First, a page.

Conventional wisdom can be really boring, especially when it's fragile. For Shohei Ohtani, it consistently holds that he would be better off playing for a American League team since the National League does not use the designated hitter (DH) rule. That assumes that Ohtani is a good enough hitter to be a DH. I doubt that he is. Therefore, he might very well get more plate appearances being a pitcher on a National League (NL) team.
Note: The Times reports that Ohtani has narrowed his preferred teams to seven, four of which are NL: Giants, Padres, Dodgers, Cubs. Conventional wisdom is confused.
Let's say that Ohtani is the starting pitcher in 24 games, which is the most that he has started in Japan in one season. Let's say that 20 starts are in a NL park. Ohtani would then bat as the pitcher. For the games that his NL team plays in an AL park, the DH rule would apply. NL teams tend to not have a DH specialist, which is one reason that they consistently lose to AL teams.
Is Ohtani a good enough hitter to be used as the DH even in these few games? If his NL team has a DH type batter, would the team displace an outfielder to have Ohtani play the outfield and bat?
If his team chose to forego having a DH in games when Ohtani is the starting pitcher in an AL park and lets Ohtani bat, the team would lose the DH for the game and any relief pitchers it used would also have to bat or be replaced with a pinch hitter.
If conventional wisdom is correct and Ohtani can hit, then consider one more thing. Has anyone here in the USA ever seen video of Ohtani batting against a lefty pitcher? Ohtani is a lefty batter and it could be that his low number of PA is because Ohtani is platooned and bats almost exclusively against righties. An AL team might be better off with Kyle Schwarber at DH; Schwarber could also be an emergency catcher. If your DH bats in only about 70% of games, what the heck. After a horrendous start, Schwarber returned to the Cubs from the minors and finished with 30 home runs in 422 at bats, 27 against righty pitchers. Could Ohtani do that?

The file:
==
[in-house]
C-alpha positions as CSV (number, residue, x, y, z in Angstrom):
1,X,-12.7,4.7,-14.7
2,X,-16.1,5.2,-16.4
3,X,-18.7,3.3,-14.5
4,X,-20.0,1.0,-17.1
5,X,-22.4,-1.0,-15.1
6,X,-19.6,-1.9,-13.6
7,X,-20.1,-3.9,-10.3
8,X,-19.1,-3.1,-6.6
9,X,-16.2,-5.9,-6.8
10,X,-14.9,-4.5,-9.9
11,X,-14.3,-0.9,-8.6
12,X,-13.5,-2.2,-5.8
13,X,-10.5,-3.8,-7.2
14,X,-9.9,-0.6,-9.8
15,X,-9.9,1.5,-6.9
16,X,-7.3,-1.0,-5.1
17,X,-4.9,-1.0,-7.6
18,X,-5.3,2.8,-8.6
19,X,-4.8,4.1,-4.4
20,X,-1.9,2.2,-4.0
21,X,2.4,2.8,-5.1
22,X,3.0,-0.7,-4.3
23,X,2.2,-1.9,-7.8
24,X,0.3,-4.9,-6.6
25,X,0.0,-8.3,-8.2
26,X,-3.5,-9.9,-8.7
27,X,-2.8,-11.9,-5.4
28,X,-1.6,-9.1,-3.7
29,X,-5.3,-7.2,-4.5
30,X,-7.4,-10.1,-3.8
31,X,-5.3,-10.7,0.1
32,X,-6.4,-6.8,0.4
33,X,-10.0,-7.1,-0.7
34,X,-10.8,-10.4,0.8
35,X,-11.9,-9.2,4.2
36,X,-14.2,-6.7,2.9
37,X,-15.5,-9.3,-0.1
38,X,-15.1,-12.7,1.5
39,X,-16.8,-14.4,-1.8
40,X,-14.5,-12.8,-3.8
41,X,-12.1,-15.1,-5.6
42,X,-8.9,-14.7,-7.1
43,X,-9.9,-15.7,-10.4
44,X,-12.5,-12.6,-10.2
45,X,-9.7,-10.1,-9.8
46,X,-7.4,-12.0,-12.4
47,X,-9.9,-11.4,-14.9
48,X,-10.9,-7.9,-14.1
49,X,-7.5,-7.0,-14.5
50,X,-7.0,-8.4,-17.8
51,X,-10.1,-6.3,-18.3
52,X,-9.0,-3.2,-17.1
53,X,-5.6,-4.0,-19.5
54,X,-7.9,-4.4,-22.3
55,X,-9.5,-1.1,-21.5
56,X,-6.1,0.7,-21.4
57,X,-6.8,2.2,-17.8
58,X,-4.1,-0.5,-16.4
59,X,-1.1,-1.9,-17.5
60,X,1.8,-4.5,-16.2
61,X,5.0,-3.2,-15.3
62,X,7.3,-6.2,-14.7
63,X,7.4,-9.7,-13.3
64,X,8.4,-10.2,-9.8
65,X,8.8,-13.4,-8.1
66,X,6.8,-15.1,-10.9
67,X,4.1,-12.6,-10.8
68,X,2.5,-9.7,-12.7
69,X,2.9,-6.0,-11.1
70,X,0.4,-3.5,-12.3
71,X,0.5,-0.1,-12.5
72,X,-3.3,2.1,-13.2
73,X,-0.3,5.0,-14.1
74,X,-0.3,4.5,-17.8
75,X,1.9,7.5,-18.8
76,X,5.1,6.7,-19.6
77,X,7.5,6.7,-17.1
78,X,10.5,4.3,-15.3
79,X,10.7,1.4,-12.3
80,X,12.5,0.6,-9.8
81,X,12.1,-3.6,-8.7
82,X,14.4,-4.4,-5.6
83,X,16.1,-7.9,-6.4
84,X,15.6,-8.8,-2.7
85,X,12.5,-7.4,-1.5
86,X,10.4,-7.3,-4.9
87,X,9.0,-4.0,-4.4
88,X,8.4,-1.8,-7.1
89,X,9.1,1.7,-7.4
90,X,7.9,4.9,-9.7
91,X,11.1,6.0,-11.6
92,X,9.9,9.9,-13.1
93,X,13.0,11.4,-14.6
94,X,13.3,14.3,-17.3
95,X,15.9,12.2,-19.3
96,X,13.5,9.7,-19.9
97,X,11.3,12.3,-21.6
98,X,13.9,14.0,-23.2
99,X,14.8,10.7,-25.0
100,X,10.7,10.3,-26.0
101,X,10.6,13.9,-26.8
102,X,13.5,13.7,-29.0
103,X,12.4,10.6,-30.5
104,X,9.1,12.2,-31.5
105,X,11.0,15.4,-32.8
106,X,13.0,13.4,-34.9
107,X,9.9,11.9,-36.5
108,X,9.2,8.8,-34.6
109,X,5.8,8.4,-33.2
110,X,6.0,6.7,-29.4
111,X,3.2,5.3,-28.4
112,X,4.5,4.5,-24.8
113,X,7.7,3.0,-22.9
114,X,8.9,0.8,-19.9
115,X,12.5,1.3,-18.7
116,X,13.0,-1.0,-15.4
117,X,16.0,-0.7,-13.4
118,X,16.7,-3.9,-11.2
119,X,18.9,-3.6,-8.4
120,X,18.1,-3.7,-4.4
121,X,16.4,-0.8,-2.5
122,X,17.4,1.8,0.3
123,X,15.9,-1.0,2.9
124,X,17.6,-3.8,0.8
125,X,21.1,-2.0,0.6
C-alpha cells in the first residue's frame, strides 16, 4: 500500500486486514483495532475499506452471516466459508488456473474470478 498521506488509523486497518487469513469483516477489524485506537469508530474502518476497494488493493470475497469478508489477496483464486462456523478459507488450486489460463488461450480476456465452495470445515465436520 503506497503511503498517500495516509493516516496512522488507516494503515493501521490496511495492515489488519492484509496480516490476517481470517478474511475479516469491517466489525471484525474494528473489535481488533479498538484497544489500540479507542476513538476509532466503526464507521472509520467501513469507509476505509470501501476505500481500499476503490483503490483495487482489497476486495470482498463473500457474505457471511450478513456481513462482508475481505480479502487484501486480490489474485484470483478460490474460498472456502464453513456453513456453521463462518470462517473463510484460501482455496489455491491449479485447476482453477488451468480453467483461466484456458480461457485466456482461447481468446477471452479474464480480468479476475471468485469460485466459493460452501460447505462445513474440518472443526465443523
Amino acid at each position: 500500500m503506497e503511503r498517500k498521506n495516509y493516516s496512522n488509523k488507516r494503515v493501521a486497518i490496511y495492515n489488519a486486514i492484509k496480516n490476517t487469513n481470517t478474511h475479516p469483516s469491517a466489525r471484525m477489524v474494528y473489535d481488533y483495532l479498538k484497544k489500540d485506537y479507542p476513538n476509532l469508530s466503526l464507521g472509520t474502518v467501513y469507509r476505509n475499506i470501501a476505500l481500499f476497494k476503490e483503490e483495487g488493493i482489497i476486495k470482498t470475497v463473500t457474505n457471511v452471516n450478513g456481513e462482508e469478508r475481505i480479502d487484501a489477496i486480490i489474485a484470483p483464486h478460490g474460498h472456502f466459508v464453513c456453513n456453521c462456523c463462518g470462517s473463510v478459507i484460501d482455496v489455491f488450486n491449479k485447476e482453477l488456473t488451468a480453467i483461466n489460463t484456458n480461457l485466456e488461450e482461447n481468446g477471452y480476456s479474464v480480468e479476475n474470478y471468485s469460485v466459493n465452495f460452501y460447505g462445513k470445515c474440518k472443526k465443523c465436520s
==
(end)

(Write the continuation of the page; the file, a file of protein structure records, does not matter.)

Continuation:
Shohei Ohtani: Babe Ruth or not even Zelous Wheeler/Kei Igawa? Tuesday, November 28, 2017
Cool or Kool-Aid? I'm not buying either. Pretty much everybody thinks that Shohei Ohtani is sure to succeed in the U.S. Major League. My guess is that as a hitter, Ohtani is a very long shot. As a pitcher, maybe...
There's a reason there's only one Babe Ruth. He's the only pitcher who could hit and he stopped pitching to concentrate on hitting. In 100 years no one has come close. With increased specialization, the idea that a guy from Japan will be another Babe Ruth, even if only in skill sets, seems absurd...
It's not clear to me why Ohtani has so few plate appearances and at bats. Why doesn't he simply be the designated hitter (DH) in the games that he does start as a pitcher? And if he can't in Japan where he pitches only once a week, how will he get 600 PA in the USA? ...
If Shohei Ohtani continues to divide his energy and concentration, he may fail at both. Hitting is by far the most difficult skill and Ohtani is not likely to be an impact Major League hitter. Ohtani is more likely to be a Major League pitcher.
Shohei Ohtani rejects Yankees and Red Sox. Now they can stop drinking the Kool-Aid. Monday, December 4, 2017
In Japan, Ohtani Is a Special Player but Definitely Not Babe Ruth By SETH BERKMANDEC. 1, 2017 nytimes.com